For Immediate Release: Tuesday, March 1, 2011
Contact: Phoebe Silag or Karen Conner, email@example.com 202-775-8810
Right-to-work (RTW) laws do not boost employment growth in the states in which they are enacted, a new Economic Policy Institute (EPI) Briefing Paper finds. In fact, RTW laws may actually harm a state’s economic prospects. Does “Right-to-Work” Create Jobs? Answers from Oklahoma by Gordon Lafer and Sylvia Allegretto examines the economic consequences of enacting RTW laws and uses Oklahoma as a case study; while most RTW laws have been in place for three decades or more, Oklahoma’s law was enacted in 2001.
RTW laws make it illegal for unionized workers to negotiate a contract that requires each employee who enjoys the benefit of the contract to pay his or her share of the costs of negotiating and policing it. In effect, RTW laws limit the effectiveness of unions to negotiate higher wages and benefits for their members. RTW laws are in place in 22 states, and state legislatures in states including Indiana and Michigan are currently debating passage of new ones.
Because Oklahoma is the only state to have adopted RTW in the current era of globalization, its experience is particularly telling. Does “Right-to-Work” Create Jobs? finds that manufacturing employment in Oklahoma, which increased in the 10 years prior to the enactment of the RTW law, fell steadily in the years following it, suggesting that the law had little impact on the state’s manufacturing sector. The RTW law in Oklahoma did not buffer it from the country’s employment crisis in 2001-2003 or the Great Recession, either. Compared to the six states that border it, Oklahoma was no better off in terms of its unemployment rate or its rate of job growth in 2010 than it was in 2000, prior to enactment of its RTW law. Finally, the number of out-of-state businesses opening plants in Oklahoma decreased following the adoption of RTW. Furthermore, more than 160 Oklahoma employers have announced mass layoffs and 100 facilities have closed since RTW was enacted.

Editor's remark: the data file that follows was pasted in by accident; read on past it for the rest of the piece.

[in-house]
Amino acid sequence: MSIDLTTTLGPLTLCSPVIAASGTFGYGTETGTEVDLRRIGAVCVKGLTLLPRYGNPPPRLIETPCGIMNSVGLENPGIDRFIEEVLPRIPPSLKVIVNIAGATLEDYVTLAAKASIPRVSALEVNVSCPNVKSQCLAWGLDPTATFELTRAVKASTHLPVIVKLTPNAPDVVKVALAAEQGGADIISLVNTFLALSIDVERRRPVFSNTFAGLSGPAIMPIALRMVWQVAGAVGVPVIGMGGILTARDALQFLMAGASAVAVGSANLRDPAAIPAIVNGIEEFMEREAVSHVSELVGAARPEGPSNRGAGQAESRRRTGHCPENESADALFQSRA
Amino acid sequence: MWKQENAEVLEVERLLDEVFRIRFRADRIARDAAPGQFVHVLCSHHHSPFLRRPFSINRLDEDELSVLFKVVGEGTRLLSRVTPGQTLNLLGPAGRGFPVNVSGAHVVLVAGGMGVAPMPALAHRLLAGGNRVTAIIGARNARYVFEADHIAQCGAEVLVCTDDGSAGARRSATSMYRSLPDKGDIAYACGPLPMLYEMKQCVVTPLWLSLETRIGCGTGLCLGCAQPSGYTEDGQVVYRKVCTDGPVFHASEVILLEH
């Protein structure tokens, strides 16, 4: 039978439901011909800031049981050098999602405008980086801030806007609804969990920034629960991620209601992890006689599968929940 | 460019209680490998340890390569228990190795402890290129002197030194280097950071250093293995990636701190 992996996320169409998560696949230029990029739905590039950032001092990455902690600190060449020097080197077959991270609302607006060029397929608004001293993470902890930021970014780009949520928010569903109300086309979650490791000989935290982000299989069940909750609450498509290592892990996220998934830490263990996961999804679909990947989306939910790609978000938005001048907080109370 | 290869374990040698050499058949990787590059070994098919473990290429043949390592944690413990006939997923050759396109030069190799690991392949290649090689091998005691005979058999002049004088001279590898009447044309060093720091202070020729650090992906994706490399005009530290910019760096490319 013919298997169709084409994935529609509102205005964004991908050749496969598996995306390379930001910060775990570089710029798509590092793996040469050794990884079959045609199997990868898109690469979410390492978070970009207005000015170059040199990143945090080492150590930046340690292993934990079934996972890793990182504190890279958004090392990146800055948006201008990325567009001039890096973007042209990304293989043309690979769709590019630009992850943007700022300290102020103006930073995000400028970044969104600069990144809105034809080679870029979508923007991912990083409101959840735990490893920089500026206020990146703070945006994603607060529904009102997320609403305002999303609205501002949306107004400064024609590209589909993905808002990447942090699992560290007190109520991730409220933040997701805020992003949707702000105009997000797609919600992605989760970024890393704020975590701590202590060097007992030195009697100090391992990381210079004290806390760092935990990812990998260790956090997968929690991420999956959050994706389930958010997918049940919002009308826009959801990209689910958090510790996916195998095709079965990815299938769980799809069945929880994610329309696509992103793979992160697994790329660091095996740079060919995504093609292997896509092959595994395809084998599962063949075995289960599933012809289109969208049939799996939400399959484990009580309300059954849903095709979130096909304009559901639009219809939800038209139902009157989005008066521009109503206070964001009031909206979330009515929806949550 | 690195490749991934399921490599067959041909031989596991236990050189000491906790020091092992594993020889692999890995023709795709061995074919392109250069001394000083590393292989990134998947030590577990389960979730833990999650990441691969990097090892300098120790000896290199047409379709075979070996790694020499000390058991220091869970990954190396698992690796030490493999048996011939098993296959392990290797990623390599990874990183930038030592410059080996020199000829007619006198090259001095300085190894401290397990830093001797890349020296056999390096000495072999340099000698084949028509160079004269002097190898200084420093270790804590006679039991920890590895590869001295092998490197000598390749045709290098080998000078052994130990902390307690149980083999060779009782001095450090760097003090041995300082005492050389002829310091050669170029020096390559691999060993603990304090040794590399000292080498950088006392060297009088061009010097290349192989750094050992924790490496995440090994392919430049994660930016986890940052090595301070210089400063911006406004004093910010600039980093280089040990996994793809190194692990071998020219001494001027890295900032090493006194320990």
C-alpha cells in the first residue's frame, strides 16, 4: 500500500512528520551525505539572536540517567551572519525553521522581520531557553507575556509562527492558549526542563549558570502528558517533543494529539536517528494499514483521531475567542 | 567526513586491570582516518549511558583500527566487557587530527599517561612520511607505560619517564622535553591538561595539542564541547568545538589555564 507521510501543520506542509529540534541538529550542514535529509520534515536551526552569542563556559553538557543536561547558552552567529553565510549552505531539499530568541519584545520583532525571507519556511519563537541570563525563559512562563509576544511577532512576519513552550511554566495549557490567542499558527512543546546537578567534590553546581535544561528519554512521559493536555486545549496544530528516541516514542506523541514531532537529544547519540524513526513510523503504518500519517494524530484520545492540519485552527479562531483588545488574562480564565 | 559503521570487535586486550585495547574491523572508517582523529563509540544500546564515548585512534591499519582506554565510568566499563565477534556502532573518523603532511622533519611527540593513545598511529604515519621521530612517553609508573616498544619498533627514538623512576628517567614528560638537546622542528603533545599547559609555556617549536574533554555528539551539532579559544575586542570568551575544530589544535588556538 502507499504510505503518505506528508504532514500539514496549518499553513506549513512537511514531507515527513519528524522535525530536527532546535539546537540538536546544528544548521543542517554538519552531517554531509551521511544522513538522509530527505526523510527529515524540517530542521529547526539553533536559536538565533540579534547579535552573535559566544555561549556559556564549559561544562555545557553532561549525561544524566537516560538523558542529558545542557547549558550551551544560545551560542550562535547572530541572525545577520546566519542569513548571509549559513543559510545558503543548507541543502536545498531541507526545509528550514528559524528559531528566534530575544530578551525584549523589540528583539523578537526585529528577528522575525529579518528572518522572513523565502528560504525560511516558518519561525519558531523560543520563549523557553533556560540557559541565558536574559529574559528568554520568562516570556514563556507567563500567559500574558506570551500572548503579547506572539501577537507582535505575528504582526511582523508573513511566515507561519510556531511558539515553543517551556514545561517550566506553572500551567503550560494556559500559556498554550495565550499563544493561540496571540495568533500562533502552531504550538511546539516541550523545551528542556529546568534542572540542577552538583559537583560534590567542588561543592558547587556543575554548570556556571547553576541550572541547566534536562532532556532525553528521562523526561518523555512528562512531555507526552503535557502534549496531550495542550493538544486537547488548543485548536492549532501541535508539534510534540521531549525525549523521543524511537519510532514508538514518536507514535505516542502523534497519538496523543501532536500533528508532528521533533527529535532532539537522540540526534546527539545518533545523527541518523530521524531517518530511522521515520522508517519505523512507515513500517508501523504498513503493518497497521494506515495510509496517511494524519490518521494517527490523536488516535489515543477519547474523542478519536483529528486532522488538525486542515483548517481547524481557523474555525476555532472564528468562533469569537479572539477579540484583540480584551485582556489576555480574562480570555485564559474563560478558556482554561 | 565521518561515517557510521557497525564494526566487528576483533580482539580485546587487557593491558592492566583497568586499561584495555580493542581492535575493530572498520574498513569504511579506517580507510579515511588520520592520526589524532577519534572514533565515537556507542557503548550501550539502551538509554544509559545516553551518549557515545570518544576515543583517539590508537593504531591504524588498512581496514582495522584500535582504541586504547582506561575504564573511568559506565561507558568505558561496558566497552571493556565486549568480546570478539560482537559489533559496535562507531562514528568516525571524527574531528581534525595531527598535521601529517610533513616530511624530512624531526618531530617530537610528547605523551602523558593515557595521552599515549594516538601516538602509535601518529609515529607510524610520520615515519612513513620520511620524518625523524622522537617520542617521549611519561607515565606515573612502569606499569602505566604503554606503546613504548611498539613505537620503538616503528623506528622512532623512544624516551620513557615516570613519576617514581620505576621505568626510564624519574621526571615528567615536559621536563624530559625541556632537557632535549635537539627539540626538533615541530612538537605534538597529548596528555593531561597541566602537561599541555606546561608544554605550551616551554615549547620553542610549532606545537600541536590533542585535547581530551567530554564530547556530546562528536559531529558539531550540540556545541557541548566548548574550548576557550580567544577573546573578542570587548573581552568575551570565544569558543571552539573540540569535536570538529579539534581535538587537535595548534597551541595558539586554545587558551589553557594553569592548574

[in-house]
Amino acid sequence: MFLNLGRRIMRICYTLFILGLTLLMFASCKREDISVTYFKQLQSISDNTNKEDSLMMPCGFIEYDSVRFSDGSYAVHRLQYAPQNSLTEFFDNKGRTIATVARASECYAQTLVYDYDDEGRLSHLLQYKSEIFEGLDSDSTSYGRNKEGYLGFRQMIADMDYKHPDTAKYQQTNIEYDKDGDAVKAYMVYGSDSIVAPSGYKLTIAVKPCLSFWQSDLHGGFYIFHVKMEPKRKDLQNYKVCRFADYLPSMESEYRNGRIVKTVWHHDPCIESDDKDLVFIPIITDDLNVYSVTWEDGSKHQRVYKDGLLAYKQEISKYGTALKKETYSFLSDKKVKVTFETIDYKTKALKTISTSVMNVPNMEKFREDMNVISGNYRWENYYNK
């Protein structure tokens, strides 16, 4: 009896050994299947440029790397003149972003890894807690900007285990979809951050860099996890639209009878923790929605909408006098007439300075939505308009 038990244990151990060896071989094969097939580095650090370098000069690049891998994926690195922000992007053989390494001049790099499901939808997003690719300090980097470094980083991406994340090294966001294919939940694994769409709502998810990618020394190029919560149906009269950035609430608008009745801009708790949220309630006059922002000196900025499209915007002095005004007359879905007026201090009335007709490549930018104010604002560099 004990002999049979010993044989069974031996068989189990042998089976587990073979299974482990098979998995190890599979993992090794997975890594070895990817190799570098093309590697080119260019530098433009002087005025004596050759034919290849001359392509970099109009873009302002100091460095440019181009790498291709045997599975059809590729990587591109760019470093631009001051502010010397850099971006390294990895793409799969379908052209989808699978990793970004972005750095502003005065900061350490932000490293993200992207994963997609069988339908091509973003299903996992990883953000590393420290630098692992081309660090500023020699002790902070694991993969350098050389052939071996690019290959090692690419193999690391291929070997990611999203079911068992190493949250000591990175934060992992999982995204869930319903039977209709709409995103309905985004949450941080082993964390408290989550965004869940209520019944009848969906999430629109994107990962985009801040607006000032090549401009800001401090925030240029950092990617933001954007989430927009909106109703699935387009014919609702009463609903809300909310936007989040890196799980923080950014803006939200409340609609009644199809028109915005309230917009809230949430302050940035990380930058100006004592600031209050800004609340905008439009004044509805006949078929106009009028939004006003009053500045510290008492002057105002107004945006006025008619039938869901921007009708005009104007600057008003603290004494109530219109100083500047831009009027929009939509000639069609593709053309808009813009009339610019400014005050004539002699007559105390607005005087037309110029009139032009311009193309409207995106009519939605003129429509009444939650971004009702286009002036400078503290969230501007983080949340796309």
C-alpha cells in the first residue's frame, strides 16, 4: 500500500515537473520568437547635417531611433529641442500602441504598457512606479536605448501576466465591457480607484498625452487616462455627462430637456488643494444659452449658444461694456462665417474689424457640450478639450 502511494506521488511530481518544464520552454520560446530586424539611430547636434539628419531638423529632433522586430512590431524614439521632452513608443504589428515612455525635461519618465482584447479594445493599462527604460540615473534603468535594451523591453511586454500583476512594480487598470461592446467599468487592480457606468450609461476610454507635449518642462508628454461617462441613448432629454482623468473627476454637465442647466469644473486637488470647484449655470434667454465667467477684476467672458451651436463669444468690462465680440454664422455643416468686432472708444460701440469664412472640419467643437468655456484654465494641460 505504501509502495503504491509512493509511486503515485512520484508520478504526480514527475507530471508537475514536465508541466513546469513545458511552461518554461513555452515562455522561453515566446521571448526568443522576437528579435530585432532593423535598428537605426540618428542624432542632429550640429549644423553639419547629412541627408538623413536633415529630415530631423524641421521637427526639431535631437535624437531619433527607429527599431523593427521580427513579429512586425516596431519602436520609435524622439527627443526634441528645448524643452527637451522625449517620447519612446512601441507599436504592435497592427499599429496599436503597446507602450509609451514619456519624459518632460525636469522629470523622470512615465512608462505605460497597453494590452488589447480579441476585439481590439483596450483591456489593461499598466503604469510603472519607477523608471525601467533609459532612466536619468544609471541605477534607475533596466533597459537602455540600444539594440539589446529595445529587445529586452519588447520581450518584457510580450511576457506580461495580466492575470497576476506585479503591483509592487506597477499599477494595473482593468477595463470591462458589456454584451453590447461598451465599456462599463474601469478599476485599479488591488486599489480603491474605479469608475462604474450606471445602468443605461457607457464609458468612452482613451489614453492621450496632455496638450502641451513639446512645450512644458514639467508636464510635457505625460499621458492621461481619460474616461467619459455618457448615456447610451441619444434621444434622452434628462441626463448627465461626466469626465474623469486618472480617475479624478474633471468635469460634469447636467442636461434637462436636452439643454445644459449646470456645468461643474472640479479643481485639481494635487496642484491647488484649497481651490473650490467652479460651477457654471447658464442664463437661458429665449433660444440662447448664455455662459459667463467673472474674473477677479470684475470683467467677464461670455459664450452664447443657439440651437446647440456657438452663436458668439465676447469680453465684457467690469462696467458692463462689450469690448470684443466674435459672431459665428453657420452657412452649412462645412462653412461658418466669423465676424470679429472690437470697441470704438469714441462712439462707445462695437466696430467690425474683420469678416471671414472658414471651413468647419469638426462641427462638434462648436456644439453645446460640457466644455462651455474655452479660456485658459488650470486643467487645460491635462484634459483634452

RTW laws could in fact have a negative effect on a state’s economy. When weakened unions negotiate contracts with lower wages and fewer benefits, workers spend less on housing, food and other necessities. Wages for non-union workers also decline when RTW is adopted, because employers no longer face pressure to match union contract standards. Local and state governments therefore receive less in tax revenues and must cut public services—services that are critical to effective economic development. In addition, the economic sectors that hold the most promise for growth are in construction and service industries rooted in local communities, not those dependent on mobile, lower-wage manufacturers.
In a related piece, What’s wrong with “right-to-work”: Chamber’s numbers don’t add up, Dr. Lafer critiques a report the Indiana Chamber of Commerce released last month that argues in favor of passage of a RTW law in Indiana. Dr. Lafer explains why the report is misleading and how the analysis that underpins its conclusions is faulty.